The time has come to address the “elephant in the room,” Henry Stafford, the 2nd Duke of Buckingham, and his relationship with King Richard III. It is the most crucial relationship in The Protector and is the reason I wrote the book in the first place. It also seems to be the aspect of my story that has gained the most notoriety in on-line chats. Of course, the true nature of that relationship will never be known, but to me its apparent intensity and violent conclusion speak volumes. Whoever played the jilted lover better than Buckingham?
Henry Stafford had an impressive pedigree. He was descended from King Edward III though his youngest son, Thomas of Woodstock. In addition, he had a double dose of Beaufort blood, both from his own mother (confusingly named Margaret Beaufort, but not the same Margaret Beaufort who gave birth to Henry Tudor) and also from his father’s mother. Suffice it to say that given the blood-lines on both sides of his family, Buckingham had a small but not insignificant claim to the throne. He seems to have been particularly proud of his descent from Thomas of Woodstock, requesting and receiving the right to quarter the coat of arms of this ancestor along with his own.
He was born on September 4, 1455 and upon the death of his grandfather in 1460, inherited the duchy of Buckingham at the age of four. (His father had died the preceding year.) Edward IV eventually granted his queen the lucrative wardship of this minor child, which meant that she became his guardian and exercised a great deal of control over his life. As discussed in a previous posting, she wasted little time in marrying him off to her younger sister Katherine. Buckingham was apparently most unhappy with this arrangement but was powerless to stop it. From that point on, he seems to have been an enemy of the Woodville clan.
As an adult, he led a relatively obscure life, spending most of his time at Brecknock Castle in southern Wales. That changed with the untimely death of King Edward on April 9, 1483. We can only guess what motivated the duke to ally himself with Richard of Gloucester. He may have feared that his Woodville enemies would assert even greater power if they retained custody of the boy-king Edward V, or he may have been trying to exact some sort of vengeance on the queen for her presumed mistreatment of him in his youth. A third possibility is that he may have wanted to benefit from the political turmoil wrought by the late king’s passing. Perhaps it was a combination of all three. Whatever his reasons, he was a major player in helping the protector, Richard of Gloucester, first secure custody of Edward V and then a short time later supplant him as king.
Although Richard amply rewarded him for his support, Buckingham seems never to have been content. Did he want more than Richard could give him? And if so, exactly what did he want? Sometimes one must read between the lines of history to understand it, or at least to come up with a plausible explanation for why people behaved as they did. I never liked Buckingham as a character but I nonetheless found him and his relationship with Richard fascinating. Whether or not it was, as I depict, a love affair between the two men, it seemed to have been laden with emotion, and it came apart very quickly for no apparent reason. Only a few months after helping Richard assume the throne, Buckingham entered into open rebellion against him, declaring most improbably for Henry Tudor. (Most likely, we have Bishop Morton to thank for that, perhaps using a classic “bait and switch” technique as I show in The Protector.)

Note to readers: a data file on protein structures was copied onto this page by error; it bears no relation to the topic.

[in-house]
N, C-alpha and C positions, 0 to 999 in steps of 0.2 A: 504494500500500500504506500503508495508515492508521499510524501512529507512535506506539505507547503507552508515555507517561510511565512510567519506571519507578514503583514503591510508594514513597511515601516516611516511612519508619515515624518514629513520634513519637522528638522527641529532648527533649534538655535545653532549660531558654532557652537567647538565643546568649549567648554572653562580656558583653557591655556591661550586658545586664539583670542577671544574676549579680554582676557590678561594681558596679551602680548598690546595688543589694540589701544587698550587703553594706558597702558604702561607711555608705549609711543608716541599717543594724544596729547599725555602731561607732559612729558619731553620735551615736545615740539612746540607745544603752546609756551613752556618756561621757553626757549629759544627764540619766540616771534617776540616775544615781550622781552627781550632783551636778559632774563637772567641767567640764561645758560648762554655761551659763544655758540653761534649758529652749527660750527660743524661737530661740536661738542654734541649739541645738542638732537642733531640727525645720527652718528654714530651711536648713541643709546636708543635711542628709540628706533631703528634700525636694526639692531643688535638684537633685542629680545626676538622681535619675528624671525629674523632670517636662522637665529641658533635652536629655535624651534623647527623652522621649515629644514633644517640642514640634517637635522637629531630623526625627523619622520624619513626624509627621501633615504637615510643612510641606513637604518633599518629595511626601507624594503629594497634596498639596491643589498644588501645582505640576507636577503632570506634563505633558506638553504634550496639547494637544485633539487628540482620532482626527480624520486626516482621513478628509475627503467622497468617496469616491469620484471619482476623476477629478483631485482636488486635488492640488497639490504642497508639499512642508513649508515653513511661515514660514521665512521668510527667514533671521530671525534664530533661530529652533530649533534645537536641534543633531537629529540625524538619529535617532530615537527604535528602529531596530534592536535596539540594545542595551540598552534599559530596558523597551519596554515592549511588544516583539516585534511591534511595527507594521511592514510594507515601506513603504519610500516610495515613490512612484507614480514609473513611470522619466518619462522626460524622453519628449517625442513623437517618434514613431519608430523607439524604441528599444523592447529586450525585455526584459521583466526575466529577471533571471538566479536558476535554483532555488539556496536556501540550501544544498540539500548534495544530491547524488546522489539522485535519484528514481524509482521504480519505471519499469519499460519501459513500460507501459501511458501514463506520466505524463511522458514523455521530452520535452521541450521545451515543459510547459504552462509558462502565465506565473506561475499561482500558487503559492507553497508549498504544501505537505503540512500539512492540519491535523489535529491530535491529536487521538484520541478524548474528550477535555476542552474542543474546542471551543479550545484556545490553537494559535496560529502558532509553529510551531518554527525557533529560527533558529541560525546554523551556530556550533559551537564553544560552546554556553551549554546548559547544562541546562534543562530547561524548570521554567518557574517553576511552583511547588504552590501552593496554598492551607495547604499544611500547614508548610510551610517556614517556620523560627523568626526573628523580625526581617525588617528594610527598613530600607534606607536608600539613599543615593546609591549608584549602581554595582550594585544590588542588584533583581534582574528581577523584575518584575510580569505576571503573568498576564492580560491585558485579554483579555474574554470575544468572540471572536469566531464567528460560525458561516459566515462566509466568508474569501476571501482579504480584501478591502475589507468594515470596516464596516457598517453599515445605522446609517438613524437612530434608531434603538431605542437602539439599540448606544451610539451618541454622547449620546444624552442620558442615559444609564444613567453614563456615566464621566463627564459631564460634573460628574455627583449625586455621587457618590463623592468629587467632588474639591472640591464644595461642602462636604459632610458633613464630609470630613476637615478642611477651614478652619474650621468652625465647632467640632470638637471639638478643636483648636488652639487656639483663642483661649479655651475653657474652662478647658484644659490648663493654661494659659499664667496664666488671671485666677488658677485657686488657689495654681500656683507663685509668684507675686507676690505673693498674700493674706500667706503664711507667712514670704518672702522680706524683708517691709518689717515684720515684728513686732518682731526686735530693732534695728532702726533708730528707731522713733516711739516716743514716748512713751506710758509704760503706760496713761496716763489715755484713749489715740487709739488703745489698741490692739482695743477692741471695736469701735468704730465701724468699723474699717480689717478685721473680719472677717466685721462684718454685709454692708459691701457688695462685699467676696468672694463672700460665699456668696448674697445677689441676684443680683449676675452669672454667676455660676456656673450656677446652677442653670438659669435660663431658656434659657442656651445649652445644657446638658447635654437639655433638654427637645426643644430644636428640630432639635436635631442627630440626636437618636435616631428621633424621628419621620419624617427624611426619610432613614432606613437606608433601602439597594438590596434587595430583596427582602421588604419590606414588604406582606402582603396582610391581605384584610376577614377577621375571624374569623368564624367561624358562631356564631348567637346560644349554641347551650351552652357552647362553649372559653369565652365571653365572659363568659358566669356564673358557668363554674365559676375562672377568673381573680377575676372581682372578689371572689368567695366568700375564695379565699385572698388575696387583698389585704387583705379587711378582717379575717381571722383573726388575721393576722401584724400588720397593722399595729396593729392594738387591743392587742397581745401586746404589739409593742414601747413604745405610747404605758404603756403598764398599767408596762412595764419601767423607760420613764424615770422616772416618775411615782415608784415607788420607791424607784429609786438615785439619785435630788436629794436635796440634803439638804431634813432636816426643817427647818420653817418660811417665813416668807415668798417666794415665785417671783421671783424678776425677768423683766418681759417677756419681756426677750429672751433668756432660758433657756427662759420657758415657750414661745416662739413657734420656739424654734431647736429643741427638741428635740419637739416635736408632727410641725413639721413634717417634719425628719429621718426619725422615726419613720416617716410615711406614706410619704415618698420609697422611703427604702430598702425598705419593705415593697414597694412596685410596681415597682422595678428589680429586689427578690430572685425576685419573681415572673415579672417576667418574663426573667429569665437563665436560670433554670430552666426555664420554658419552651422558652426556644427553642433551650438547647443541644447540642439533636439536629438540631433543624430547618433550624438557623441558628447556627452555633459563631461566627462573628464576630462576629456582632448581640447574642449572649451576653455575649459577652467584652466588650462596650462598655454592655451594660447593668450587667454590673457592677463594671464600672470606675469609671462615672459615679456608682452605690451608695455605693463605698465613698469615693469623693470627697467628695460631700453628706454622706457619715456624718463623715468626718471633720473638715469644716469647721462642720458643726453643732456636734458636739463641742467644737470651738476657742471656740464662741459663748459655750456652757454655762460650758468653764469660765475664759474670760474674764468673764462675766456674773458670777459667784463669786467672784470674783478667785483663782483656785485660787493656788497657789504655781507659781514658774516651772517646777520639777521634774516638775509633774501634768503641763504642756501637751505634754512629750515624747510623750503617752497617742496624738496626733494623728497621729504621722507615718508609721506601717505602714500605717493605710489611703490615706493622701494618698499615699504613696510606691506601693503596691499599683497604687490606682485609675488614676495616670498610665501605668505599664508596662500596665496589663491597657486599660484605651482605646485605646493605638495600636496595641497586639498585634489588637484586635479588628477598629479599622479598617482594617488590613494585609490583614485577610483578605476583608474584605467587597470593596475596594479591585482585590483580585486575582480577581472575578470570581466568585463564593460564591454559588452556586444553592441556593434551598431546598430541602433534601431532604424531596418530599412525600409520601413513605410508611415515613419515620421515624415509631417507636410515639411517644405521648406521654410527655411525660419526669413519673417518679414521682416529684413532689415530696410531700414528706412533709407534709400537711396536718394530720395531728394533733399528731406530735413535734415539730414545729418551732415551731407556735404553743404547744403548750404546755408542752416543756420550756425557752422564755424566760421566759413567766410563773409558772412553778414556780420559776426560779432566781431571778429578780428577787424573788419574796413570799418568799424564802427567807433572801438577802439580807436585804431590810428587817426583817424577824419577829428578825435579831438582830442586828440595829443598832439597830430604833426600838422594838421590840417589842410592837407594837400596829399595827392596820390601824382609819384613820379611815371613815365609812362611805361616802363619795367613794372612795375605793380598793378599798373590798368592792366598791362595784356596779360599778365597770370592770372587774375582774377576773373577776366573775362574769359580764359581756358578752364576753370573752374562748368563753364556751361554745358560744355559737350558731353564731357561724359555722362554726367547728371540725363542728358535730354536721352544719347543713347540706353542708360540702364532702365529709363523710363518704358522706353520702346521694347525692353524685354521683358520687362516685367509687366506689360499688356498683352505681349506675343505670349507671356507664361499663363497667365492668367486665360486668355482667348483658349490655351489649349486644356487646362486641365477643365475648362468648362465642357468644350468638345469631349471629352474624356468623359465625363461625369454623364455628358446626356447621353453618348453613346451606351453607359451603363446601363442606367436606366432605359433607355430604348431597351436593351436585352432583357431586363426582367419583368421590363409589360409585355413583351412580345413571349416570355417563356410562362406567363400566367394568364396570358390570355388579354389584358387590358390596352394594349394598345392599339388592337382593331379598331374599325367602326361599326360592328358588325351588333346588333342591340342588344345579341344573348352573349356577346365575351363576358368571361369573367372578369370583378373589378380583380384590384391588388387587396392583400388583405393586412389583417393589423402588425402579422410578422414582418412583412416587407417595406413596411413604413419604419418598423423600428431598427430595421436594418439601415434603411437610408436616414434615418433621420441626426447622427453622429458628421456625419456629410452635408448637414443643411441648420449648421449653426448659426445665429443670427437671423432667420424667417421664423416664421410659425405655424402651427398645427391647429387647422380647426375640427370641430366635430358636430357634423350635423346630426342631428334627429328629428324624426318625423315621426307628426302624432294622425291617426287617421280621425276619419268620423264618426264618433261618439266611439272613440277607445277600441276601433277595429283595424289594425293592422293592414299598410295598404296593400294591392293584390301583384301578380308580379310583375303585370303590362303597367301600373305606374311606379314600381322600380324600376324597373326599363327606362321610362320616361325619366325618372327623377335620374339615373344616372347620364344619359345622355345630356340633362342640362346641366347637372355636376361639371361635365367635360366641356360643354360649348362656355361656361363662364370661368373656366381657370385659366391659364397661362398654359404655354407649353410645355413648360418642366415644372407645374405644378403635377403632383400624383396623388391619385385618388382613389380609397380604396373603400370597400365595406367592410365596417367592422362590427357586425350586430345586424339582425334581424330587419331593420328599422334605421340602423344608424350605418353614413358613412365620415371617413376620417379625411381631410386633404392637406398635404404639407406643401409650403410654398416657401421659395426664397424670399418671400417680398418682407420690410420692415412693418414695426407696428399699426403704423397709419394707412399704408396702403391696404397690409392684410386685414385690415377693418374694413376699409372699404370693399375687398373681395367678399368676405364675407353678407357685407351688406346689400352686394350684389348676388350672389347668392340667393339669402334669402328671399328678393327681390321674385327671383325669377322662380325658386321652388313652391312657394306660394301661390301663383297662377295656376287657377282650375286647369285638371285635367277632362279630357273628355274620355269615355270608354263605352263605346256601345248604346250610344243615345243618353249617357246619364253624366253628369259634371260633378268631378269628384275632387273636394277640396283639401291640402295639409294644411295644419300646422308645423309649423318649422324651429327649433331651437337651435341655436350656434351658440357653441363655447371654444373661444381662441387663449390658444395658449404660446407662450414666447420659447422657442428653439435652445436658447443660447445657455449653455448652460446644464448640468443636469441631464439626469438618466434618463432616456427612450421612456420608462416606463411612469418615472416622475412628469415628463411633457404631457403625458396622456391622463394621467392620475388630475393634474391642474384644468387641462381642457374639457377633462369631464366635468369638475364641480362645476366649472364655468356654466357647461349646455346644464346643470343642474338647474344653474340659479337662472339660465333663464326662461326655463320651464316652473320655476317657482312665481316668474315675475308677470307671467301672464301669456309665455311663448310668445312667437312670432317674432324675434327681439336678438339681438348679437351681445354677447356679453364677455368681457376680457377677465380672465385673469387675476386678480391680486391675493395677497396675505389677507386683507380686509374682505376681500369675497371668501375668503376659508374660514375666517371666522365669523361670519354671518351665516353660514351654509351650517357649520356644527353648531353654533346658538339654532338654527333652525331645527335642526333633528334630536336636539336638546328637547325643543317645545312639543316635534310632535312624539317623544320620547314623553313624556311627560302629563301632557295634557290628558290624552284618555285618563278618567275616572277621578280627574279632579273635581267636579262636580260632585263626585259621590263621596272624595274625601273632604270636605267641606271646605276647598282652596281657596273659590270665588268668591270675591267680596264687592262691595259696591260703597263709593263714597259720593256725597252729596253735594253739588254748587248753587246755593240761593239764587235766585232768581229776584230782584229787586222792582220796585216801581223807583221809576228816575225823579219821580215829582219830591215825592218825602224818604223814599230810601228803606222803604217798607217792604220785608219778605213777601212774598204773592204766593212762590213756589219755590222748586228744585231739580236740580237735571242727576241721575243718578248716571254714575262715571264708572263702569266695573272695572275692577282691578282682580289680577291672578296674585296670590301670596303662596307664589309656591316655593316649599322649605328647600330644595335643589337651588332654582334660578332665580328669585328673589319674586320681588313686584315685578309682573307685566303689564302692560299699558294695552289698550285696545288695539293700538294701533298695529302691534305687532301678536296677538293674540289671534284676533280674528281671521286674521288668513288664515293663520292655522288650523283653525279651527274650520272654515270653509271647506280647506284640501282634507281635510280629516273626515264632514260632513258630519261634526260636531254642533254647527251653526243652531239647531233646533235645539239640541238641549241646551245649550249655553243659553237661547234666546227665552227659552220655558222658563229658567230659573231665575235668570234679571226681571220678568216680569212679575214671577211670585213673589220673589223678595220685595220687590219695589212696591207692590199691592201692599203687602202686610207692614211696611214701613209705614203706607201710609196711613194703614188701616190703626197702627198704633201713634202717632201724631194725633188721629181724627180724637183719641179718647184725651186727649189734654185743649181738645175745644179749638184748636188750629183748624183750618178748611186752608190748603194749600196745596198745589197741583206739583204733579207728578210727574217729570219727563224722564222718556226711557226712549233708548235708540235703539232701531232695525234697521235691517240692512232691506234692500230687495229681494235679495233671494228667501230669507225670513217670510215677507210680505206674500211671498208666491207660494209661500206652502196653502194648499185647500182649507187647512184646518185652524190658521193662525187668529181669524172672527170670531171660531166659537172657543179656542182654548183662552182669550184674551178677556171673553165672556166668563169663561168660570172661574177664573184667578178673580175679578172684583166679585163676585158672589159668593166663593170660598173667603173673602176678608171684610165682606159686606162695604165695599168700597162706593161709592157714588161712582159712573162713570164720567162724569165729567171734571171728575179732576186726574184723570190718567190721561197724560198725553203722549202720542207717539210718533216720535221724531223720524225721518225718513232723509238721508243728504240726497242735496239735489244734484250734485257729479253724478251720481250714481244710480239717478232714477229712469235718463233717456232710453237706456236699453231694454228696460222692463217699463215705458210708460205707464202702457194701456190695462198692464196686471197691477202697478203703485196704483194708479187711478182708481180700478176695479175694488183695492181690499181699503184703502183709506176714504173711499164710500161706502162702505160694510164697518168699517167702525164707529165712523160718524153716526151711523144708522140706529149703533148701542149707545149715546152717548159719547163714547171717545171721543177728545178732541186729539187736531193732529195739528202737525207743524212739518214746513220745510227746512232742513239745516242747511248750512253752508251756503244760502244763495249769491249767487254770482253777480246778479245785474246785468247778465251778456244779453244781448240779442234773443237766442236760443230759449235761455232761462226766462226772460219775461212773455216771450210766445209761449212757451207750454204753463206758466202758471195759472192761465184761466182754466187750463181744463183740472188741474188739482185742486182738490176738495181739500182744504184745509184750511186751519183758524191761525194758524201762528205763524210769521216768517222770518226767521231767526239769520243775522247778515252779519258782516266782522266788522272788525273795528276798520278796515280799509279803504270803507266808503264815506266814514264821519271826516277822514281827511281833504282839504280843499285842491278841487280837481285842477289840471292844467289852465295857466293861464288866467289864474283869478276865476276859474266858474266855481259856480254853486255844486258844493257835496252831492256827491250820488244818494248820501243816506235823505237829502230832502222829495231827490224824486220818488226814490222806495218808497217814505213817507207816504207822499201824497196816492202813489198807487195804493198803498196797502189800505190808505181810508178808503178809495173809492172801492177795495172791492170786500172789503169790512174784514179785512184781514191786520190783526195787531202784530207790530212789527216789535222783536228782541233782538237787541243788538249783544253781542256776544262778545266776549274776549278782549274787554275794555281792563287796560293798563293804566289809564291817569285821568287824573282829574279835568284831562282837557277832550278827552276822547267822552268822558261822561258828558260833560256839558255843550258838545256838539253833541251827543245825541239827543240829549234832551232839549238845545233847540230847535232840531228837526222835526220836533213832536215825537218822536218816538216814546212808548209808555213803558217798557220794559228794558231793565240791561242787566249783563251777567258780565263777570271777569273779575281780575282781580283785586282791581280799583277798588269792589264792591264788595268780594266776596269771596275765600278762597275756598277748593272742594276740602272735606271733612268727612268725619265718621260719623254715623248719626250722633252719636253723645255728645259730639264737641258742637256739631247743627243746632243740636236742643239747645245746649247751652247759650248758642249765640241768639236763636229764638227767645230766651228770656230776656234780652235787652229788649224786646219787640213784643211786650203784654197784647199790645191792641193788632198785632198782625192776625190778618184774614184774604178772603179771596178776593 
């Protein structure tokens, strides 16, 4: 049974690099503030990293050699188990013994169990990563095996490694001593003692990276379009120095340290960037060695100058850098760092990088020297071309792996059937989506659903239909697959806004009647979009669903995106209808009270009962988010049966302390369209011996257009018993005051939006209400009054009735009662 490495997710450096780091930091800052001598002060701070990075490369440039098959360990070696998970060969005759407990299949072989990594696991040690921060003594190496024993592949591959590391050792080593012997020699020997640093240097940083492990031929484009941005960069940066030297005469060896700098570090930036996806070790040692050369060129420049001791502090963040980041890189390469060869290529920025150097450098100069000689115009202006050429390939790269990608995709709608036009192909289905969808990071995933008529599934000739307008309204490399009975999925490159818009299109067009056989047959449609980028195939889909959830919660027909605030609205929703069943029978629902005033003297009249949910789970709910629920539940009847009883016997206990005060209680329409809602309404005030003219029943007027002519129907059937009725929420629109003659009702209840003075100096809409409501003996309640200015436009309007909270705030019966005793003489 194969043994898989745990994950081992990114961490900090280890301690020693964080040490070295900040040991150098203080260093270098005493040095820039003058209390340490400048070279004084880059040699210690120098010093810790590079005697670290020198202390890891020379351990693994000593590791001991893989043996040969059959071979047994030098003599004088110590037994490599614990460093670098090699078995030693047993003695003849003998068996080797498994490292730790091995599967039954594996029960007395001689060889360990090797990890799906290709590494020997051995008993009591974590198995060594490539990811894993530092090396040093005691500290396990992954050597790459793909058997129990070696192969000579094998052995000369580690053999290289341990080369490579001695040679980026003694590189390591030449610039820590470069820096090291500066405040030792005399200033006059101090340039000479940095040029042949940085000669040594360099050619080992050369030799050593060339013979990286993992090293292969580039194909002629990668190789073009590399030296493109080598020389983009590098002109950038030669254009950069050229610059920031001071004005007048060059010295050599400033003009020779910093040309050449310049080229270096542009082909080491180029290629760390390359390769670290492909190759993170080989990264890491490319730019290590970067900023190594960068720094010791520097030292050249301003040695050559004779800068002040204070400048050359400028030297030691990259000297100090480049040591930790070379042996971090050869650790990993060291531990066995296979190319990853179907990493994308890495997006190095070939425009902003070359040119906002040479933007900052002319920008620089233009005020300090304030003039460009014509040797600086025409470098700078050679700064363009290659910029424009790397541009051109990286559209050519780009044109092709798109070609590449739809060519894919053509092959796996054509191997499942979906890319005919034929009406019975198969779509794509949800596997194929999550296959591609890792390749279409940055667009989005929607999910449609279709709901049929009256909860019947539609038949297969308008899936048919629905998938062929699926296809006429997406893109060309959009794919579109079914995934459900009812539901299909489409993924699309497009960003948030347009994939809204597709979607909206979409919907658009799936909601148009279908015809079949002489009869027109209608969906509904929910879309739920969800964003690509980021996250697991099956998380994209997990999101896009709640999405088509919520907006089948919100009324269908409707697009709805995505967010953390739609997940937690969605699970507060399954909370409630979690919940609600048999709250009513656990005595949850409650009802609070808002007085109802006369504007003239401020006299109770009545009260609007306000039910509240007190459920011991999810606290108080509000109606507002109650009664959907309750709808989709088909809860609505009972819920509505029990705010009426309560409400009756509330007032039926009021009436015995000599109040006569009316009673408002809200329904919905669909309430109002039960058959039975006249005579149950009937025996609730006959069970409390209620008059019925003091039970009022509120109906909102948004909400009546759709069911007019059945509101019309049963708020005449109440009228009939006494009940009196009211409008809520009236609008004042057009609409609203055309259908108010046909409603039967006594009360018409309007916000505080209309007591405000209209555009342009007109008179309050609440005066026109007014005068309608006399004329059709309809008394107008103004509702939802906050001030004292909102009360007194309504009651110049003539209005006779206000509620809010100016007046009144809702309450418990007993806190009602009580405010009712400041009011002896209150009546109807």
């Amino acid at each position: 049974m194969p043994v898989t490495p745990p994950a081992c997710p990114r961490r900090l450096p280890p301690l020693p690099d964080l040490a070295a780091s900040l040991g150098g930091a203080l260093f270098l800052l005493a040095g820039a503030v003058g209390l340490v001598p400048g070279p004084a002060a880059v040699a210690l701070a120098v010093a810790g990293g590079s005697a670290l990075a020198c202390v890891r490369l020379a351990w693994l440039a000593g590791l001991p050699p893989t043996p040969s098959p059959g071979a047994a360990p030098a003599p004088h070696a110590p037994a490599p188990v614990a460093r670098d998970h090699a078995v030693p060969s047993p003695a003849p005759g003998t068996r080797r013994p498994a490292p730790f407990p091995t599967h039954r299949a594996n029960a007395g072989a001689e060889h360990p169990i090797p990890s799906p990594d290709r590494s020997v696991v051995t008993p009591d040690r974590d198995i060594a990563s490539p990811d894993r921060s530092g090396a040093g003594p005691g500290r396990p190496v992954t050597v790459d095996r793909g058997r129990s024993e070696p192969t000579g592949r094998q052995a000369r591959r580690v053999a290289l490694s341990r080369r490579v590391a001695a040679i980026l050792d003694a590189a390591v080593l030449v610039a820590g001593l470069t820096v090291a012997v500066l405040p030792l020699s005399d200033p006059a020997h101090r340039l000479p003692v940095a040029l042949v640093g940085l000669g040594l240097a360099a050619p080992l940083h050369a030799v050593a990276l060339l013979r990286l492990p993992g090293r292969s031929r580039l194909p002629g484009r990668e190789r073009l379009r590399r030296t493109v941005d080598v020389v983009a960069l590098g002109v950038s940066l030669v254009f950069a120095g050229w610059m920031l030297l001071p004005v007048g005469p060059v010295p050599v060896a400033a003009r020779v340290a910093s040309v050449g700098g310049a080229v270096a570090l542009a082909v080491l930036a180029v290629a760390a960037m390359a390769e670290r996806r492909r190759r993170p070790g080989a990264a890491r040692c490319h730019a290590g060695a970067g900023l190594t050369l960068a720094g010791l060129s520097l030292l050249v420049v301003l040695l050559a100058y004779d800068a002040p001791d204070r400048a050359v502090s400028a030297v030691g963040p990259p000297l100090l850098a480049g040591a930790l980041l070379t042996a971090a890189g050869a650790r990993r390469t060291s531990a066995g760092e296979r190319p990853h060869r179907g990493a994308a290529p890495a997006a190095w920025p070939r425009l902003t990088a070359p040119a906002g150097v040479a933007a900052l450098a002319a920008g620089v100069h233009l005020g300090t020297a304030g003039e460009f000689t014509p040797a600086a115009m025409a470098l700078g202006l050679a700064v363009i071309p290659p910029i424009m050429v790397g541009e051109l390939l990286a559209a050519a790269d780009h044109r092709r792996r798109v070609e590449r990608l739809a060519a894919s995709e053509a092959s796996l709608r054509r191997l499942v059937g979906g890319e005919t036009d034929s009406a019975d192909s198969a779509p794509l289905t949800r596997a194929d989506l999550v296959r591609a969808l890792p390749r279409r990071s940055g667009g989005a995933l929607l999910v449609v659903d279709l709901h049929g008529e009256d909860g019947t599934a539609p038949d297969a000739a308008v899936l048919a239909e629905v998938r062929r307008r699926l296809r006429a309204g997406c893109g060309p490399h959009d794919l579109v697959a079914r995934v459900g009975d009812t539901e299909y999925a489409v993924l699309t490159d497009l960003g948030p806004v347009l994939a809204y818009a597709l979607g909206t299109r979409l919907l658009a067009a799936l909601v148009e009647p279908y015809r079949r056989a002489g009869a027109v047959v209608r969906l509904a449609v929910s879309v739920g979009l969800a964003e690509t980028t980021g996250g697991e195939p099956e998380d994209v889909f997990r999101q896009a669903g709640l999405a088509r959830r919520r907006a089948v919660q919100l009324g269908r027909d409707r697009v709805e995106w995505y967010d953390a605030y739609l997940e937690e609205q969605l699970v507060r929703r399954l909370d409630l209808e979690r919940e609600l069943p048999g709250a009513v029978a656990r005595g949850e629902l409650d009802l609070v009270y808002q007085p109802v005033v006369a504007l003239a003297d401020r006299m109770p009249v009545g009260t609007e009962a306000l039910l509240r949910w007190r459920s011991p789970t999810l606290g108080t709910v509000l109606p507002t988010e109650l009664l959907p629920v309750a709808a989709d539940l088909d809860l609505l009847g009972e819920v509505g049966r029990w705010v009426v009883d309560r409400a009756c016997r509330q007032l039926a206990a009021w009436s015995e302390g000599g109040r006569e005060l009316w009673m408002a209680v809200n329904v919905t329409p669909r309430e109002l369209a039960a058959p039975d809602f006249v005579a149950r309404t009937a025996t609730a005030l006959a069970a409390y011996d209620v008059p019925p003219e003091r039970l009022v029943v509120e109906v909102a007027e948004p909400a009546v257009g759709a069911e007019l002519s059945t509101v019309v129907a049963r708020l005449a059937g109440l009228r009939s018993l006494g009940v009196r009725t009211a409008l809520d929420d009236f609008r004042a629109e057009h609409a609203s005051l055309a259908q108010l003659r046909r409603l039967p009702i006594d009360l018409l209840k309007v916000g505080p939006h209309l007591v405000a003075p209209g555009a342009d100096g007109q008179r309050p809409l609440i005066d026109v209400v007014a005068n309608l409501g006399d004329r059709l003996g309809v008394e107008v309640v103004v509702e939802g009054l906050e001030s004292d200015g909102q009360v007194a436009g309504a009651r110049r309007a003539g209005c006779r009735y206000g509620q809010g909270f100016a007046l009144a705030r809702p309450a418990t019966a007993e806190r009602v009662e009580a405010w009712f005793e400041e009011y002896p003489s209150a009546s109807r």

What about the Princes in the Tower? Some speculate that Buckingham turned against Richard because he was outraged that Richard had had them killed. That is one possibility, but not one that fits with my understanding of the duke’s character. If Richard was not guilty of their deaths, Buckingham was the most likely suspect. He had the means, he had the access, and if he truly planned to put Henry Tudor on the throne, he had the motive. Henry planned to marry Elizabeth of York to solidify his own shaky claim to the throne, but for that strategy to work, both of her brothers would have to have been dead. Who better to take care of that little task than the good duke?
Buckingham and Richard’s relationship came to a bloody conclusion on November 2, 1483, when the duke was beheaded on the king’s orders in Salisbury market square. Despite Buckingham’s desperate pleas to see Richard prior to his execution, the embittered king refused to grant him an audience. In The Protector, I show Richard most eager to learn the fate of his nephews, but unwilling to risk a face-to-face meeting with his former friend in order to find out. Did he not trust himself at that point? Of course, the actual fate of those boys is still lost to history, as is the riddle of what happened between Richard and Buckingham that made things go so terribly wrong.